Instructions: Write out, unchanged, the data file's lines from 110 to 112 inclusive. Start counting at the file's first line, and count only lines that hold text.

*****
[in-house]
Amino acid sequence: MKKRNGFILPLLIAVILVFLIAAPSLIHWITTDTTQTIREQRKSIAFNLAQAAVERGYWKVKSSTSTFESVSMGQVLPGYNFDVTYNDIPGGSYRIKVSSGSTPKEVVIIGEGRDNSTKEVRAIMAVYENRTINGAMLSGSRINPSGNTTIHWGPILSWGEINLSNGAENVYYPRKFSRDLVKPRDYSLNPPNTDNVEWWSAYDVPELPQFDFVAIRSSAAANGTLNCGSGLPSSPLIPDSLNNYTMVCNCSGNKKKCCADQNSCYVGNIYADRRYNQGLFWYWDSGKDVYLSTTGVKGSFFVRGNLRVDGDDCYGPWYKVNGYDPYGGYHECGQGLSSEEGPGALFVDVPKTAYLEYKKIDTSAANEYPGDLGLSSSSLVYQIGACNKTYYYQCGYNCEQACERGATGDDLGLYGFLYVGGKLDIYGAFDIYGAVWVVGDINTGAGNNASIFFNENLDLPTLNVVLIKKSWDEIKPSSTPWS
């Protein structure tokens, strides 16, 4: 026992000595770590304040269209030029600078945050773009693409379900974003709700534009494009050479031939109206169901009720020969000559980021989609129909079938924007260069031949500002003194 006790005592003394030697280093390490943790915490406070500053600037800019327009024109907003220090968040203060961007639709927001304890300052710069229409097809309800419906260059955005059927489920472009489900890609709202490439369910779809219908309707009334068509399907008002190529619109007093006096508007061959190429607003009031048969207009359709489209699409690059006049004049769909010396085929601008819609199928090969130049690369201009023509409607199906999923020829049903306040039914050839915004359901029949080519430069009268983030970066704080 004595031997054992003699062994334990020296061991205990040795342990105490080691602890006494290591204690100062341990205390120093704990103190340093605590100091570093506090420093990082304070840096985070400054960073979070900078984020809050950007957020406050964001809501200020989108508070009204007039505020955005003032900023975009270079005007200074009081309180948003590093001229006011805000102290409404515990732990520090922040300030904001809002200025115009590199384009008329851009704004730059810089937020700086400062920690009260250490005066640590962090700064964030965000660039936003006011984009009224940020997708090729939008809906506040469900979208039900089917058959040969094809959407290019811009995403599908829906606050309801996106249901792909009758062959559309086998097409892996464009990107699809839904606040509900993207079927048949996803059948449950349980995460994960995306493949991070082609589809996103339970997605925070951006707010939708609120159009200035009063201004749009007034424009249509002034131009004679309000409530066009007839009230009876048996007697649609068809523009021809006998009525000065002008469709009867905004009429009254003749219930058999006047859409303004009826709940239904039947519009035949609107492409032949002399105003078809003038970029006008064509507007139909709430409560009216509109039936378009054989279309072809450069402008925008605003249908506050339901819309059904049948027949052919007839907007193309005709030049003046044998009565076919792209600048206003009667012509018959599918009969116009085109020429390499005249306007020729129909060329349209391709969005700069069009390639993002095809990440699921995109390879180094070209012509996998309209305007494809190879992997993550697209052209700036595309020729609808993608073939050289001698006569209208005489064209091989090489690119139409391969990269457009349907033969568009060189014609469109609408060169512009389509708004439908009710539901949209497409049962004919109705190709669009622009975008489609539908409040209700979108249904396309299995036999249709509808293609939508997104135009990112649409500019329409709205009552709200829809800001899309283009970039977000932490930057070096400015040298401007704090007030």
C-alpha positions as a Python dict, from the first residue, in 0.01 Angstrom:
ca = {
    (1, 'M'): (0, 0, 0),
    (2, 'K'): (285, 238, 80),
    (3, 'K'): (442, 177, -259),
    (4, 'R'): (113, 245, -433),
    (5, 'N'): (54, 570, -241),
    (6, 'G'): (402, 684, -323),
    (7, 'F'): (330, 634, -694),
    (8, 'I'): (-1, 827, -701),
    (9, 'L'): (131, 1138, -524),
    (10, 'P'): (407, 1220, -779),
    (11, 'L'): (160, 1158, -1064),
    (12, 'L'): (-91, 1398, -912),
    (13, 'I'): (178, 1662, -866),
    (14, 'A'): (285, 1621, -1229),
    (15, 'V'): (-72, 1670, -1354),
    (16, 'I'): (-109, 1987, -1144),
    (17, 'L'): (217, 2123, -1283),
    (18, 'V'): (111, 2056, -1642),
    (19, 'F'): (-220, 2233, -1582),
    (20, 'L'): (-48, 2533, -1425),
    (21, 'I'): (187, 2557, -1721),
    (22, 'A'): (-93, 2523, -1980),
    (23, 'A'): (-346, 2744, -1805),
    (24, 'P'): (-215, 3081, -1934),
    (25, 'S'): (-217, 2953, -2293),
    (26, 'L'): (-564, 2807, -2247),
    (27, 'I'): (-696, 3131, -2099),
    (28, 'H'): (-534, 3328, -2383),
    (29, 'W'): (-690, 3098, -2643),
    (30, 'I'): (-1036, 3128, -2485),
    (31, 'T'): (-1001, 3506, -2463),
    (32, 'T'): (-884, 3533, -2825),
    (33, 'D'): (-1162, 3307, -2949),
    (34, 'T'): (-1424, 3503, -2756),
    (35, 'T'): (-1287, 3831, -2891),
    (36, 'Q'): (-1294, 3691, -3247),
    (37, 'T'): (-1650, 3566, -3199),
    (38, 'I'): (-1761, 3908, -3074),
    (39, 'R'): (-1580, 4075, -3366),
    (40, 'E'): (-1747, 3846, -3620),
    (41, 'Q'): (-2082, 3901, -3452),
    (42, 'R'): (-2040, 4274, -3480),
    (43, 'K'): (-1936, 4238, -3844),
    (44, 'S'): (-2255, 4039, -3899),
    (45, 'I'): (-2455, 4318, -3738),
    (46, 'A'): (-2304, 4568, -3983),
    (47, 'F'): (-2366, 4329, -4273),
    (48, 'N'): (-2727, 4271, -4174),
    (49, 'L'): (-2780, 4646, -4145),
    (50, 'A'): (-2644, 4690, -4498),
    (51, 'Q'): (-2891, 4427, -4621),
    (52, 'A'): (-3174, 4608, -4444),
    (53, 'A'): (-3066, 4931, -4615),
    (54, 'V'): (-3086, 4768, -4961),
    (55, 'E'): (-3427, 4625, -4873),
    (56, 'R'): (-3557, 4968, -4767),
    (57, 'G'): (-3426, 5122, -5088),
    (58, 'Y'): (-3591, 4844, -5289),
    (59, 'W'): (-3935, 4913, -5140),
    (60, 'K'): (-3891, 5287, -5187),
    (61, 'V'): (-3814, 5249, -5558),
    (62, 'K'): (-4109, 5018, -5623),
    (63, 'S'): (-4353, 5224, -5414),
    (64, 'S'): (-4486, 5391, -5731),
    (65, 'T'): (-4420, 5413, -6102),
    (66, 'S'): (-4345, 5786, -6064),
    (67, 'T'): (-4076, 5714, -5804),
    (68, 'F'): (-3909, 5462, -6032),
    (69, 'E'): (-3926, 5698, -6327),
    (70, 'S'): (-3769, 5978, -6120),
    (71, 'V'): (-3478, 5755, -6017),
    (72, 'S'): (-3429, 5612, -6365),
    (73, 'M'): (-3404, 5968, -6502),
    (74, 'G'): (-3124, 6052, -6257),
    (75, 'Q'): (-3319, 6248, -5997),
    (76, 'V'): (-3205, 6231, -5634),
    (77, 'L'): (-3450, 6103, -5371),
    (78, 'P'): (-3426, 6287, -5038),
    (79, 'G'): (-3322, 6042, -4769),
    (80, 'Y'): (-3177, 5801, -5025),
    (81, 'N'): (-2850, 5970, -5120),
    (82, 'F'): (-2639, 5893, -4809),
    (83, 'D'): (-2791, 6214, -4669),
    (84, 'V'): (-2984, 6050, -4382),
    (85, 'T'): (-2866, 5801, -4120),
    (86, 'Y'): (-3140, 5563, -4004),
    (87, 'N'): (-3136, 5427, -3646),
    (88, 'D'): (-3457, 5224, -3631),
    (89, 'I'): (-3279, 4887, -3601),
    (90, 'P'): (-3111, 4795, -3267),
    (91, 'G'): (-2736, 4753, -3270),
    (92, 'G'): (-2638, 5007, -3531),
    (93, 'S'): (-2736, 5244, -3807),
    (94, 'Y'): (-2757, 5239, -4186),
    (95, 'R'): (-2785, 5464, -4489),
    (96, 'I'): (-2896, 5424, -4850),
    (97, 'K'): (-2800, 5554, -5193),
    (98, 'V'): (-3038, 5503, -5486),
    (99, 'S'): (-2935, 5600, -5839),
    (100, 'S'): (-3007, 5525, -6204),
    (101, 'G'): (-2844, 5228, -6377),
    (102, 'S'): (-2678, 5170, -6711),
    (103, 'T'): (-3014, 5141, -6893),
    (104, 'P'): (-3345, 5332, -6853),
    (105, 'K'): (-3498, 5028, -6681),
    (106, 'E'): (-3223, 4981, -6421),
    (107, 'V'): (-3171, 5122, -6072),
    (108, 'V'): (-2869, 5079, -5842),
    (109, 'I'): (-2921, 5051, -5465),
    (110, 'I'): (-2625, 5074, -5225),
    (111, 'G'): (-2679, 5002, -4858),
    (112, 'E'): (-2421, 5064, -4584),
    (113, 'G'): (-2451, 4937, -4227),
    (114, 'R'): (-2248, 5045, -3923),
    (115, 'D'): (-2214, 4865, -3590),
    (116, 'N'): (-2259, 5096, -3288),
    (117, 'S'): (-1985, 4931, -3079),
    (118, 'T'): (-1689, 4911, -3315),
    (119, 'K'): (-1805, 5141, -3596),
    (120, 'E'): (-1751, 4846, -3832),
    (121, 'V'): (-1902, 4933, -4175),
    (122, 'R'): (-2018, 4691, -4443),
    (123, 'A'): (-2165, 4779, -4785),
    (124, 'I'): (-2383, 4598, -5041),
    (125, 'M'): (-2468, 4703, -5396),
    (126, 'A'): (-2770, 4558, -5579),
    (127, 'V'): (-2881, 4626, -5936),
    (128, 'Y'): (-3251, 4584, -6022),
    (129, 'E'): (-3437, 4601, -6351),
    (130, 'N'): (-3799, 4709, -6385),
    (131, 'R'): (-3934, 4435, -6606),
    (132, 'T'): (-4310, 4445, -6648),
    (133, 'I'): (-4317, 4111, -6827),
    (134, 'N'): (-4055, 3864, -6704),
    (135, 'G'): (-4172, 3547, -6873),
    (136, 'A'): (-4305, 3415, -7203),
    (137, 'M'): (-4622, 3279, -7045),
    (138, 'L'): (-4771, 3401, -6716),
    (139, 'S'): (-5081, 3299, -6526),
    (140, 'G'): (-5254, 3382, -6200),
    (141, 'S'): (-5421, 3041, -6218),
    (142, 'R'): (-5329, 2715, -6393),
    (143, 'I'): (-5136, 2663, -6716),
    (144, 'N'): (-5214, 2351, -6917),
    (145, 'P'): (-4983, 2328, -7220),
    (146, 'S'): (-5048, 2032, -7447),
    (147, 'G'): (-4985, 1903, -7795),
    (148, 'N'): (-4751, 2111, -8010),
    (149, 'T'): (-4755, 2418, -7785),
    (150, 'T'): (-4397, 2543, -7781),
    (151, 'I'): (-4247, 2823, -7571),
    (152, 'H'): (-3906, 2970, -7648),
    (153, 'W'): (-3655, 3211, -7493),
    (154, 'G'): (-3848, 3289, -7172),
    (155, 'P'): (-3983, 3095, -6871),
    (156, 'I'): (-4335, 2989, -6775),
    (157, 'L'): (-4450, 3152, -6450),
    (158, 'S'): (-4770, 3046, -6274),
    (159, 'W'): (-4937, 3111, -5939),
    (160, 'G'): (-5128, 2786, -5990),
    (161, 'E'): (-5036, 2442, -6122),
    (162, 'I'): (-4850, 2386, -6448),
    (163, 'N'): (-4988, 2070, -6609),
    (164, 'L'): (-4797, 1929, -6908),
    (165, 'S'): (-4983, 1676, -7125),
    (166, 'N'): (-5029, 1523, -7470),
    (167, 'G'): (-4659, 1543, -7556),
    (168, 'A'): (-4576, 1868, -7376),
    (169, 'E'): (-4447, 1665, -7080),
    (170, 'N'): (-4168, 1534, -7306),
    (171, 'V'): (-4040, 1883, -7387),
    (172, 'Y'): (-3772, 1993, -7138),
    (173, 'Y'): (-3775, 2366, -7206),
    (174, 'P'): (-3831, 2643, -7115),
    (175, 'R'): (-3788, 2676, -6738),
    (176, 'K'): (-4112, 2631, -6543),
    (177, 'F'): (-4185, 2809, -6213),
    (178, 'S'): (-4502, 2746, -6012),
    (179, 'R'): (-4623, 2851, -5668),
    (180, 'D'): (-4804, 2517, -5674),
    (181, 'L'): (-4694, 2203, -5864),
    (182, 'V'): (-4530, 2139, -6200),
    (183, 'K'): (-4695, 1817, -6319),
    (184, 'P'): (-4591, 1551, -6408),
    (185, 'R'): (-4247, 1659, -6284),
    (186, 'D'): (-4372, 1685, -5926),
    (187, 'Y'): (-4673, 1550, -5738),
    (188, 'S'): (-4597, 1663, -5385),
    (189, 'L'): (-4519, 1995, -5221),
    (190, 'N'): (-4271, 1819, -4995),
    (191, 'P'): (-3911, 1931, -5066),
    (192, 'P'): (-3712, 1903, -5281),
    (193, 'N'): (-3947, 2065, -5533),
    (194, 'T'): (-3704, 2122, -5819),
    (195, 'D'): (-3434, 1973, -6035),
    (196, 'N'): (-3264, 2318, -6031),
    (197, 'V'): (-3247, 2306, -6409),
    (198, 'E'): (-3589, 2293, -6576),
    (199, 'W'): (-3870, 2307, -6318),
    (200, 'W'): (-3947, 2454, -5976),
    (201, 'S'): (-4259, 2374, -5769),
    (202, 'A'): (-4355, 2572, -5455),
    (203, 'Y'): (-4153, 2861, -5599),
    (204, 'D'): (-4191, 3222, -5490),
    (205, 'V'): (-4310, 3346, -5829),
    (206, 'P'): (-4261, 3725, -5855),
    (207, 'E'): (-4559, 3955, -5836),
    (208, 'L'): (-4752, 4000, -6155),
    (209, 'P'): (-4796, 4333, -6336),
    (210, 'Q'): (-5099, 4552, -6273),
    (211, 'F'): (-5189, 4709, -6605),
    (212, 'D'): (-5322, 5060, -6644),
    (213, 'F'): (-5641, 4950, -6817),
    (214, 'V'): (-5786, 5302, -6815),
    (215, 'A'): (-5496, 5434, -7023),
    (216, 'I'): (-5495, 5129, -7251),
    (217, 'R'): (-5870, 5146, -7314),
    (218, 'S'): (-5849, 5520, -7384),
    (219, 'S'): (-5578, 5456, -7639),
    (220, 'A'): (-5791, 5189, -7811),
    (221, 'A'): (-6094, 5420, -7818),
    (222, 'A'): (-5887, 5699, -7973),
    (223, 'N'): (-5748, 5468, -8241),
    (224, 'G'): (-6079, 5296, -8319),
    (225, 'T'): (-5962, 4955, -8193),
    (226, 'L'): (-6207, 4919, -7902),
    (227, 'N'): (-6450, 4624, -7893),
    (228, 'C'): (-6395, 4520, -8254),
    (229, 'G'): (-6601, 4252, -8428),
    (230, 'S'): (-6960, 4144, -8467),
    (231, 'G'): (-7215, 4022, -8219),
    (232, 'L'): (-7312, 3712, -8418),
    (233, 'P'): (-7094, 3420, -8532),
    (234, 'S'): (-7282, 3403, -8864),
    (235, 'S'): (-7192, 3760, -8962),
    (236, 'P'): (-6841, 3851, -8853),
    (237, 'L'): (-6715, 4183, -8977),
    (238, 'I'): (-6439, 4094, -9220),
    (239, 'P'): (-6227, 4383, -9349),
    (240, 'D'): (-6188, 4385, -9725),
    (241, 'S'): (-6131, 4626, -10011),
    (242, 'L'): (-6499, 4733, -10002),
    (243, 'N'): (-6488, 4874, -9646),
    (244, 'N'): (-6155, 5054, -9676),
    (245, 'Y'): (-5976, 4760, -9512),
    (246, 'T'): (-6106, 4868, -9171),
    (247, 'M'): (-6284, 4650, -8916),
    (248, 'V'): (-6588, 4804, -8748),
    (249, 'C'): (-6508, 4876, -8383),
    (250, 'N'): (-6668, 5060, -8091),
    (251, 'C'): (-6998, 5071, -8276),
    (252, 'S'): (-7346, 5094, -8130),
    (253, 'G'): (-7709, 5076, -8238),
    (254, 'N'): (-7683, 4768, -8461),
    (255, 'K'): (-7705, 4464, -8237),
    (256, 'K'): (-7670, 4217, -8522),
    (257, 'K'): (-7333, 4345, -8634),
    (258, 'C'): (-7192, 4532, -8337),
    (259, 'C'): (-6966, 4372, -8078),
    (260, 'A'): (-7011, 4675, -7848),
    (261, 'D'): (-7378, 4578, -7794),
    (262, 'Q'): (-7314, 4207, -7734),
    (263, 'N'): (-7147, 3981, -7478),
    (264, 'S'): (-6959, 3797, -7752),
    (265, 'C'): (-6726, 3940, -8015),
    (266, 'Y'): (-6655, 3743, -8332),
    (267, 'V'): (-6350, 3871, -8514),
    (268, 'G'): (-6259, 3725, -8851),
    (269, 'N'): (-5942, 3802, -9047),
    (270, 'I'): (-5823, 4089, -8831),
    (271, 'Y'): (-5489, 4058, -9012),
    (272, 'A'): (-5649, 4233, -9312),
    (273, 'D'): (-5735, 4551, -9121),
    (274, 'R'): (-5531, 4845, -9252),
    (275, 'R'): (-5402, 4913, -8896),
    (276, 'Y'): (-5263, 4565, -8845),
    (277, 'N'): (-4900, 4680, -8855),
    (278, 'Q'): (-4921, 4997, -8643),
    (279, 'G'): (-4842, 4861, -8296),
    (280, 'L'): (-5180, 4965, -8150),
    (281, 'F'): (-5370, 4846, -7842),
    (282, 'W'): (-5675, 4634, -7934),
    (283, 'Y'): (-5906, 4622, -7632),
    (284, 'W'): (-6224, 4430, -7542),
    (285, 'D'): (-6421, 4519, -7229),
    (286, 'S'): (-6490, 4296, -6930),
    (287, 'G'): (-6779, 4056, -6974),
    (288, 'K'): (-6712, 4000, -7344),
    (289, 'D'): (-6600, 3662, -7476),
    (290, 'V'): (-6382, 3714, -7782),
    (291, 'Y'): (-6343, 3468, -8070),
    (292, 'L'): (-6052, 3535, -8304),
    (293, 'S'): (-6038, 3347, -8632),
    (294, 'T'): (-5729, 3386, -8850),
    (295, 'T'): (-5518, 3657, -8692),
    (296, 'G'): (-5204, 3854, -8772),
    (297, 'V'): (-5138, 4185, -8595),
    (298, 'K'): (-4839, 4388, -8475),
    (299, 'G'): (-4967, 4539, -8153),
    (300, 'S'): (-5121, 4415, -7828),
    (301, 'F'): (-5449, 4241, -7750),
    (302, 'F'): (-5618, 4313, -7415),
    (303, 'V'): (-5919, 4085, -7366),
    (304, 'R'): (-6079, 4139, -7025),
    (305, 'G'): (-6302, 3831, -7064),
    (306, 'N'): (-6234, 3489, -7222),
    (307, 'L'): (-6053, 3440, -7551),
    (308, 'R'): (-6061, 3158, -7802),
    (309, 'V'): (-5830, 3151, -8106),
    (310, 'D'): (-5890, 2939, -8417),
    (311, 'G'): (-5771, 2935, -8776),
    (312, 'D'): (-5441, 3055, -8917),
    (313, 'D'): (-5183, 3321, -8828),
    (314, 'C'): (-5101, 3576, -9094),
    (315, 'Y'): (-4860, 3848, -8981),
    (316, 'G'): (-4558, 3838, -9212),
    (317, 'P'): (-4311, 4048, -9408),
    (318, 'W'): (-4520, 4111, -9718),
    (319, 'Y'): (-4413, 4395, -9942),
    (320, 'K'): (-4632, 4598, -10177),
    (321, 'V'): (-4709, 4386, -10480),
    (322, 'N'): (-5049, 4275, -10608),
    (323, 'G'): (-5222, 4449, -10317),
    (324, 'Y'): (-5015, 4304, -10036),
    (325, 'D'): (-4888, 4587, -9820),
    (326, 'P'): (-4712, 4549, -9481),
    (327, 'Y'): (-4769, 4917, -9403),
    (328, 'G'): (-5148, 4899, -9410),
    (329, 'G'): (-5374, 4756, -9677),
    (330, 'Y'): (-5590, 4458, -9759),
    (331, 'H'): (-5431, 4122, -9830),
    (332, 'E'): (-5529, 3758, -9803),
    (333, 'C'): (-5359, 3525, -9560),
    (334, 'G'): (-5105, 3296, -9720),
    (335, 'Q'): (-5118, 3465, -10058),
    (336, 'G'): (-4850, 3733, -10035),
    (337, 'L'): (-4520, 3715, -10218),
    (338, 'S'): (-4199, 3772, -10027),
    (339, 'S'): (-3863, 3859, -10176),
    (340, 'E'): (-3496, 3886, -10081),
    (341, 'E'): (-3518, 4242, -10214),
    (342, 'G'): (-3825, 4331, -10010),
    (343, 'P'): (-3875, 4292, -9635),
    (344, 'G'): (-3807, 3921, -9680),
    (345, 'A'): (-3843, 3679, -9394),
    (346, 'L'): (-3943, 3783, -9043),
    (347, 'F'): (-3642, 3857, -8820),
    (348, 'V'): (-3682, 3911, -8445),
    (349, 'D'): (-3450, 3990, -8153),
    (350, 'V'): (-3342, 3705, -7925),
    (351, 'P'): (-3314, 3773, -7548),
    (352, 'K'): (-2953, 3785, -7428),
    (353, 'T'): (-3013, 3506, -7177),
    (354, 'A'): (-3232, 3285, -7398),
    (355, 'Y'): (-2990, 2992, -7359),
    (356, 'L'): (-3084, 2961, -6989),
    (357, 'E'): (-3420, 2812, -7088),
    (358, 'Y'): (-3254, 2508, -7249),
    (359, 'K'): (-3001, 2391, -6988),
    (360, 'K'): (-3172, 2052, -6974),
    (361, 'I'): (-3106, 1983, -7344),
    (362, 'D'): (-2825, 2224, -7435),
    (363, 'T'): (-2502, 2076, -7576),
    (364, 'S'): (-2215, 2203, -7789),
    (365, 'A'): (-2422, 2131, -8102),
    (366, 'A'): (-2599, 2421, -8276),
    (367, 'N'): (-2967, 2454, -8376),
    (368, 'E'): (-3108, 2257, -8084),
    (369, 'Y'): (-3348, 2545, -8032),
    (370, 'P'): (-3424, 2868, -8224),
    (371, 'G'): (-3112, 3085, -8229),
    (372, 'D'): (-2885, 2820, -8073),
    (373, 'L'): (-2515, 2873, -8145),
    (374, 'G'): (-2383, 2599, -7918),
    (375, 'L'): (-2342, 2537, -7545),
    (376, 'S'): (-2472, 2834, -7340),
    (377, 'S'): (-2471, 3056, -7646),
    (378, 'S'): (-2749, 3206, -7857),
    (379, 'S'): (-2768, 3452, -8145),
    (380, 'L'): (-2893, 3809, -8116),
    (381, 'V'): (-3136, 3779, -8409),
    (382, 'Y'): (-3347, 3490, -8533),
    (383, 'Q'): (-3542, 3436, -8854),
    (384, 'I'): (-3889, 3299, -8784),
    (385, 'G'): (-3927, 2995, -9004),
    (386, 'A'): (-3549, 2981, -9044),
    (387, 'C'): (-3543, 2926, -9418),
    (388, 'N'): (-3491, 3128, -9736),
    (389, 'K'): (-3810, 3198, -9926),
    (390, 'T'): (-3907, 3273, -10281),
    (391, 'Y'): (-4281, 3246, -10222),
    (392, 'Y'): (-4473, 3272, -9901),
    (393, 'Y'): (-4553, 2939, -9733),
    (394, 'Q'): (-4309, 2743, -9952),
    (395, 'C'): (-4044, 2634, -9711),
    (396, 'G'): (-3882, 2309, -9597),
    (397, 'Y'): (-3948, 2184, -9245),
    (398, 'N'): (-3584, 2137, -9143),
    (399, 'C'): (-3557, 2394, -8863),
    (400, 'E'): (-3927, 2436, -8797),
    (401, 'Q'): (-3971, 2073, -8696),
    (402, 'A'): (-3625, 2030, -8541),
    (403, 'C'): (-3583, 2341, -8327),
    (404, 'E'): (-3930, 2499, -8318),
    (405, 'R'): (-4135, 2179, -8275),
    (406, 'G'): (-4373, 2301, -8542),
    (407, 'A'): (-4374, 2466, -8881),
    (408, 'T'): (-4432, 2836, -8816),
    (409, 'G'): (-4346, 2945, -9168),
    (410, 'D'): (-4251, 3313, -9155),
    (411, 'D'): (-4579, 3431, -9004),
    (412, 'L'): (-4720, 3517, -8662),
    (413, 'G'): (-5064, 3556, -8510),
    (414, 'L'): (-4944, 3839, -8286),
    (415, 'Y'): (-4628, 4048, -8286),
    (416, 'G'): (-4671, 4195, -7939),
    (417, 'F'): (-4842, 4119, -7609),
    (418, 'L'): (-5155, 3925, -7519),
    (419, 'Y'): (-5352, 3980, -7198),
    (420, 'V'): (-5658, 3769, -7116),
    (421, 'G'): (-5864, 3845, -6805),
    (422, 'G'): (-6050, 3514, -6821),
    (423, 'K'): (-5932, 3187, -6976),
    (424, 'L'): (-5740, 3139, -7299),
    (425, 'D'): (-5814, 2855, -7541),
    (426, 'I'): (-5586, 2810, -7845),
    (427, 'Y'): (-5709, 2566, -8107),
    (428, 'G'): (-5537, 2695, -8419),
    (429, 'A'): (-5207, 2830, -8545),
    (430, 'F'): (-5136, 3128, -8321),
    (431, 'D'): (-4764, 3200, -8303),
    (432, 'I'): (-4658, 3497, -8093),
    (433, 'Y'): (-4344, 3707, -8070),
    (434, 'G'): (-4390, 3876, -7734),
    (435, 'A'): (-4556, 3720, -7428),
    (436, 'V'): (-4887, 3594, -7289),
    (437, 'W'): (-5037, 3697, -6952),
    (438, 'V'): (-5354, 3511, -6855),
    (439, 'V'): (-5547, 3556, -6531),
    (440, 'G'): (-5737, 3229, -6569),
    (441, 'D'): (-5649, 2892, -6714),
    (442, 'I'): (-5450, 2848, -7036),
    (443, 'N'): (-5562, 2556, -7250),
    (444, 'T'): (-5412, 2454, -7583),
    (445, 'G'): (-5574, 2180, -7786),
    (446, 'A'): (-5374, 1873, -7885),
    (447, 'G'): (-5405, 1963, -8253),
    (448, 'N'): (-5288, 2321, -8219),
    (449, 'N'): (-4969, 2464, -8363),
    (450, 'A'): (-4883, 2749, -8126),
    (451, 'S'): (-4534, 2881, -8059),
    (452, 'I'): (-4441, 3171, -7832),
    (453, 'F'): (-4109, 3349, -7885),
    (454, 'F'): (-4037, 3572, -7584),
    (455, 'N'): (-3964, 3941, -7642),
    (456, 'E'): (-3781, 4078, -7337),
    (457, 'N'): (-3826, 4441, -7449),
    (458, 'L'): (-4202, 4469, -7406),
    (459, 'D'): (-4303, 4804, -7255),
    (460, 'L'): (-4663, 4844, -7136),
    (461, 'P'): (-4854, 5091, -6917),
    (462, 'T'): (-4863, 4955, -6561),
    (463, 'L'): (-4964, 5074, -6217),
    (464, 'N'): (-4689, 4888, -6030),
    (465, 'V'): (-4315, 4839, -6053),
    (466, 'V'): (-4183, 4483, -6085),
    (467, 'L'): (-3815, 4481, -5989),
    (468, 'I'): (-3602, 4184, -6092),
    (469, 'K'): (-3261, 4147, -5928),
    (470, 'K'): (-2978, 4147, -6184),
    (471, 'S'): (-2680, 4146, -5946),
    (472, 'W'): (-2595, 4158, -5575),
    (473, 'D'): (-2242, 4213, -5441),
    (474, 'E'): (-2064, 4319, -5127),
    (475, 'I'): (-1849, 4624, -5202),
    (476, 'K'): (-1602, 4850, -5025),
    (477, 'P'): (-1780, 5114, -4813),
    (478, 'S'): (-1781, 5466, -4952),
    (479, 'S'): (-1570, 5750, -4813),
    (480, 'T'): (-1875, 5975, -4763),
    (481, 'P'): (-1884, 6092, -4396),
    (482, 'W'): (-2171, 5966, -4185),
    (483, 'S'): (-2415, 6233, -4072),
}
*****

    (105, 'K'): (-3498, 5028, -6681),
    (106, 'E'): (-3223, 4981, -6421),
    (107, 'V'): (-3171, 5122, -6072),